if you can explain which bits are confusing, we might be able to
    suggest better wording so that everyone can benefit from your
    confusion.

    -=Eric
    --
    Come to think of it, there are already a million monkeys on a million
    typewriters, and Usenet is NOTHING like Shakespeare.
    -- Blair Houghton.
    Eric Schwartz, Nov 5, 2004
    #5
  6. Tom

    Brad Baxter Guest

    On Fri, 5 Nov 2004, wana wrote:

    > Brad Baxter wrote:
    >

    [snip]
    > > On Fri, 5 Nov 2004, Tom wrote:
    > >

    [snip]

    >
    > @my_array;
    > %my_hash;
    > @my_main_array;
    >
    > push @my_main_array, \%my_hash;
    > %{$my_main_array[0]}{\@my_array}++;
    >
    > the hash value associated with key \@my_array would be 1 now, right? And if
    > I do:
    >
    > push @my_main_array, \%my_hash;
    > %{$my_main_array[1]}{\@my_array}++;
    >
    > I have a new hash as my second element of @my_main_array whose key is a
    > reference to a new array. In C++, this would not work the same because all
    > references to %my_hash and @my_array would just point to the same hash and
    > array. Is this right? the concept seems counter-intuitive and can be a
    > little confusing.
    >
    > wana
    >


    Are you the original poster? (i.e., Tom?)

    Brad
    Brad Baxter, Nov 5, 2004
    #6
  7. Tom

    wana Guest

    Brad Baxter wrote:

    > On Fri, 5 Nov 2004, Tom wrote:
    >
    >> Hope my subject is right !
    >> Well, Here is what 'm trying to fight with
    >>
    >> How to create/add/delete/print an "Array which Refers to Hash of
    >> Arrays"
    >>
    >> Array - List of test cases (Not-Unique)
    >> Hash - Key: Test Case Iteration # (Unique)
    >> Value: <More than one value> i.e Array
    >>
    >> E.g. One test case(ARRAY-ELEMENT) shall have more than one iterations
    >> (HASH-KEY) and iteration results (HASH-VALUE). I'm fiddling with perl
    >> datastructures on how to implement this.
    >>
    >> Let me know if this needs more explanation !
    >>

    >
    > And you've read "perldoc perldsc" sections "HASHES OF ARRAYS" and "ARRAYS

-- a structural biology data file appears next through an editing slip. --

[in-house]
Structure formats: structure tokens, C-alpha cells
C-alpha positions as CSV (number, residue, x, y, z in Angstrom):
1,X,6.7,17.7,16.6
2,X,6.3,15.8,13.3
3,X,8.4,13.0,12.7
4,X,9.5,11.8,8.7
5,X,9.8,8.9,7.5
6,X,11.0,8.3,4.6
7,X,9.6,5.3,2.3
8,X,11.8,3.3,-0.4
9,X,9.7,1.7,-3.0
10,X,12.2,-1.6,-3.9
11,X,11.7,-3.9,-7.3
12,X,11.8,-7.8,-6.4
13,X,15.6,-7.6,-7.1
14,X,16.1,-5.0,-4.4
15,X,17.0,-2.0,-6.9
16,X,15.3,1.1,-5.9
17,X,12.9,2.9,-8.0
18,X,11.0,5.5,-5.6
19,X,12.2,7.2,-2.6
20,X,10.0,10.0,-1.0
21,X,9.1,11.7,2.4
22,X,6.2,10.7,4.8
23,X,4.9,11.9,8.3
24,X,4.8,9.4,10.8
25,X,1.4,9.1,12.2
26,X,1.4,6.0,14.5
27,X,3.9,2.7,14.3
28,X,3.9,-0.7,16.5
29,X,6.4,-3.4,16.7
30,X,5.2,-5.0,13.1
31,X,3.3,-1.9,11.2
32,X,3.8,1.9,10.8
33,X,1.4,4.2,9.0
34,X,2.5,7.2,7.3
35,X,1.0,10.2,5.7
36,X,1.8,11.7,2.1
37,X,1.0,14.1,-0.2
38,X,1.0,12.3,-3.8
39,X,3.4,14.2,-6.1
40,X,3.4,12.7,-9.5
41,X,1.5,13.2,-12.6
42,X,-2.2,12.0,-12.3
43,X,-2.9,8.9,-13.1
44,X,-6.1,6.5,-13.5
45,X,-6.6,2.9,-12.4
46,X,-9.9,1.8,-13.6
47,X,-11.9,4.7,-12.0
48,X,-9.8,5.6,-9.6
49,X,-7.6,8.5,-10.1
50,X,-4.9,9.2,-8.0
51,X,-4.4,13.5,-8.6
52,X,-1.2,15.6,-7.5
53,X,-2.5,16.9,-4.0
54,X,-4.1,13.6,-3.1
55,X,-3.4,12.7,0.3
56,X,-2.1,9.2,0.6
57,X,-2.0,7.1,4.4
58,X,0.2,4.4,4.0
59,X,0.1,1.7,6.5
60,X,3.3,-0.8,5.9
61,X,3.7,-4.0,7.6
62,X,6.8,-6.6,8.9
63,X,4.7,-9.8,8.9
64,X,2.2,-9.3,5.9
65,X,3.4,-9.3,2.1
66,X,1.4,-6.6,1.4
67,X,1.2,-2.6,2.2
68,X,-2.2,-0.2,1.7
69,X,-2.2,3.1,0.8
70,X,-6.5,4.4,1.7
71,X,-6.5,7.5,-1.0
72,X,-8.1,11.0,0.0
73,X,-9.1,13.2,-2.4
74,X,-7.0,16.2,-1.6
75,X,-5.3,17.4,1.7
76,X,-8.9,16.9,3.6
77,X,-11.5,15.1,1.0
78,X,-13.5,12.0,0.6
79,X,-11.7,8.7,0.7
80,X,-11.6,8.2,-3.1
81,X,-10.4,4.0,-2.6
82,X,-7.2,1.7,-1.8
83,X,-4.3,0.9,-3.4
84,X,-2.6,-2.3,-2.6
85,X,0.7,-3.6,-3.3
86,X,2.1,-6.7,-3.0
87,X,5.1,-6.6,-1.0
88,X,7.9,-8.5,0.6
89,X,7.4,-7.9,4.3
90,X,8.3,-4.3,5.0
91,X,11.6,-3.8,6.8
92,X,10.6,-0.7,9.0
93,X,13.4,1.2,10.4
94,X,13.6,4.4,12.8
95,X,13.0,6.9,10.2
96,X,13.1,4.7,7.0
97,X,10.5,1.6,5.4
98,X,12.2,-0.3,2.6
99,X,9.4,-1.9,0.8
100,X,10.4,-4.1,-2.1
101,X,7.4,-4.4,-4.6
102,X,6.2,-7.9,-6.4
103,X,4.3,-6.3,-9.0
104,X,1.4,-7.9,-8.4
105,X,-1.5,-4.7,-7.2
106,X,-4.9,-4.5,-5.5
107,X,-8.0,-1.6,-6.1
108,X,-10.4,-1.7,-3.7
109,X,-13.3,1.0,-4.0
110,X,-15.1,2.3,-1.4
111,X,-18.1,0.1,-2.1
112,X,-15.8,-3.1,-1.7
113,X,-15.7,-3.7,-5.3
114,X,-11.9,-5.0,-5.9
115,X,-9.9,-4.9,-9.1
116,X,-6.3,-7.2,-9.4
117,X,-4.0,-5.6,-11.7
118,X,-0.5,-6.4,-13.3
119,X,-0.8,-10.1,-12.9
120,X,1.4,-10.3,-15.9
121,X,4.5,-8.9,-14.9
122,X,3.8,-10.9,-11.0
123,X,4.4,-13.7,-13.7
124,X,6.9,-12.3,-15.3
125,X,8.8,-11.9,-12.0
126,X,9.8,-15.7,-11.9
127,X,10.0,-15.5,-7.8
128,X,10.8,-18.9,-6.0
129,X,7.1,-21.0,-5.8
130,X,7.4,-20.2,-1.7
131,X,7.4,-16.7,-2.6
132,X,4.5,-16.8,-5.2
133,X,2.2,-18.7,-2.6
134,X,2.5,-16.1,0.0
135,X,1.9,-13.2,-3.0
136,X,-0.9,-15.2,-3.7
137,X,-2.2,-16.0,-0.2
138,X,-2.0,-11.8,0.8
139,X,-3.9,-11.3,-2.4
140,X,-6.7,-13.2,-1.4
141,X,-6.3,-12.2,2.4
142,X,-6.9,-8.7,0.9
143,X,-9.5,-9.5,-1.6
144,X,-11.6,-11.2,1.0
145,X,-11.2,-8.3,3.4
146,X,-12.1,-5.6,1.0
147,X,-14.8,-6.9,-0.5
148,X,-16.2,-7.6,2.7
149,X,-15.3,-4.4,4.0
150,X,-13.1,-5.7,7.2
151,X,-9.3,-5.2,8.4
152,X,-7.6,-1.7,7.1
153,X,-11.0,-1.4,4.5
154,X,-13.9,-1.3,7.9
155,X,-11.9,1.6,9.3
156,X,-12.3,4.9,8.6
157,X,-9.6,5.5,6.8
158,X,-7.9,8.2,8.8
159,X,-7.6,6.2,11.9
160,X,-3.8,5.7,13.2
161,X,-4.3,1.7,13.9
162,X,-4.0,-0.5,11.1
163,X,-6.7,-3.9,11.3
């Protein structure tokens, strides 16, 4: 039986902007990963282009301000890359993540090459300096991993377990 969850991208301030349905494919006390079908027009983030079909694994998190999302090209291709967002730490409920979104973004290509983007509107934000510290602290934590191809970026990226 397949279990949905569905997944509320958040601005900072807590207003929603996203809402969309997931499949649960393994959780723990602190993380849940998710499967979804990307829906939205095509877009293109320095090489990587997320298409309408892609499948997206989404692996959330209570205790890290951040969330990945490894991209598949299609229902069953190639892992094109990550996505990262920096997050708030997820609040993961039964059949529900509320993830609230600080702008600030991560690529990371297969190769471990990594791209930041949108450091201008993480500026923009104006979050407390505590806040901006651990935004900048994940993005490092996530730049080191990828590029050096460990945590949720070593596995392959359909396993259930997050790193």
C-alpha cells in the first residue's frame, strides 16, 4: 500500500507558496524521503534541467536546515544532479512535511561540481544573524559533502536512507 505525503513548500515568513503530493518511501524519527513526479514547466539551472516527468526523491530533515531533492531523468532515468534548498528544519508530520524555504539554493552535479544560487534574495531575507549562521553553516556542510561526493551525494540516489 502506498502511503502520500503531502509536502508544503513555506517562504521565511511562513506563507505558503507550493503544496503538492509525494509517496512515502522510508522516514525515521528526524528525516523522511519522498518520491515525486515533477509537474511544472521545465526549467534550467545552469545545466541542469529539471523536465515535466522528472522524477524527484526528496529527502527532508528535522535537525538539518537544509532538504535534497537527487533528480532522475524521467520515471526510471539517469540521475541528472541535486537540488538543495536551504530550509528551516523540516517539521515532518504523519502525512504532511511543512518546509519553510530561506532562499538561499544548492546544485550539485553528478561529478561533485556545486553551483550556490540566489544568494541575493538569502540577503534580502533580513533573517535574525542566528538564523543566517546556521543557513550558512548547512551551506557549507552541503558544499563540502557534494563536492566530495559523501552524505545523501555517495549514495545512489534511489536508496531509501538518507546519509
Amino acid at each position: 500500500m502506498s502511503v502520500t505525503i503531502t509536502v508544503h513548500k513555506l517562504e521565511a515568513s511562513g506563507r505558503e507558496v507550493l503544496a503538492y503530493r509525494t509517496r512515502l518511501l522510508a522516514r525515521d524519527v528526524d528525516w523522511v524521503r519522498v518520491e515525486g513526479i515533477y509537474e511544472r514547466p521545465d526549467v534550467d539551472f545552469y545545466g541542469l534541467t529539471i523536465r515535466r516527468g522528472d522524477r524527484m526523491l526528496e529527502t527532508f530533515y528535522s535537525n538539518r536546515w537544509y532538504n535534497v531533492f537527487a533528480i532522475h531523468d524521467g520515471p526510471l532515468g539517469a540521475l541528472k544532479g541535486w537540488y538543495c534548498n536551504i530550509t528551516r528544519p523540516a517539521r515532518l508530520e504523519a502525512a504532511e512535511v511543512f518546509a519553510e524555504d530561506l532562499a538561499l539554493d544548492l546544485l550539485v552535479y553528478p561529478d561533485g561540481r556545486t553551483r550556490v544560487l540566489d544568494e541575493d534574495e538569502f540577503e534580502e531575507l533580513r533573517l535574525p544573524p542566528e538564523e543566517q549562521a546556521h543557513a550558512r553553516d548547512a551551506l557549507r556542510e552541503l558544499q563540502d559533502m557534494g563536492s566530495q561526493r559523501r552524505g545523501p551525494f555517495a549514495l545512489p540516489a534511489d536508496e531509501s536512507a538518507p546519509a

> OF HASHES" and you're not sure how to put them together? What have you
    > tried so far?
    >
    > Regards,
    >
    > Brad


    @my_array;
    %my_hash;
    @my_main_array;

    push @my_main_array, \%my_hash;
    %{$my_main_array[0]}{\@my_array}++;

    the hash value associated with key \@my_array would be 1 now, right? And if
    I do:

    push @my_main_array, \%my_hash;
    %{$my_main_array[1]}{\@my_array}++;

    I have a new hash as my second element of @my_main_array whose key is a
    reference to a new array. In C++, this would not work the same because all
    references to %my_hash and @my_array would just point to the same hash and
    array. Is this right? the concept seems counter-intuitive and can be a
    little confusing.

    wana
    wana, Nov 5, 2004
    #7
  8. wana <> writes:
    > @my_array;
    > %my_hash;
    > @my_main_array;
    >
    > push @my_main_array, {%my_hash};
    > %{$my_main_array[0]}{[@my_array]}++;


    Argh, to quote (possibly apocryphally) Niels Bohr: "That isn't right.
    It's not even wrong!"

    Read my reply again, closer. $hash{[@array]} does NOT use the
    reference to the anonymous array as a key! Hashes ONLY use strings as
    keys! What you're doing first stringifies the reference, and then
    uses THAT as the key to the hash. What this means is threefold:

    1) You can't turn a stringified reference back into a reference
    (possibly you could, with XS, I'm not sure, but see below).
    2) Even if you could, since stringifying a reference doesn't increment
    its refcount, it's possible-- likely, even-- that the thing thus
    referred to wouldn't exist any longer.
    3) You don't appear to be interested in reading what I have to say, or
    you would have seen that I addressed that very topic as the VERY
    FIRST thing I commented on!

    I don't like it first of all when I spend time reading the docs
    that they have on their very own hard drive to someone, but I like
    it even less when I do so and they ignore me!

    If you want to get help from people on this newsgroup, read the
    docs FIRST, and ask questions about them if necessary, and READ
    what people write when they correct you!

    > Is it correct to use the '++' at the end to create a value for the hash?


    That's perfectly fine; why souldn't it be?

    > Does this give it a value of one?


    It increments whatever value was there; if it was 0, (or undef, which
    is 0 when treated as a number), it becomes one, yes; what do you think
    happens?

    > I have seen this notation used commonly
    > with creating hash elements and I was not totally sure.


    Did you think of reading the documentation, which already exists on
    your hard drive, before asking other people to read it for you?
    Everything you've wanted to know so far has been readily answered in
    the perlref, perlreftut, and perldata manpages. I don't mind
    explaining things you've read there, and didn't understand, but when
    it seems that you haven't read them at all, it's very frustrating.

    -=Eric
    --
    Come to think of it, there are already a million monkeys on a million
    typewriters, and Usenet is NOTHING like Shakespeare.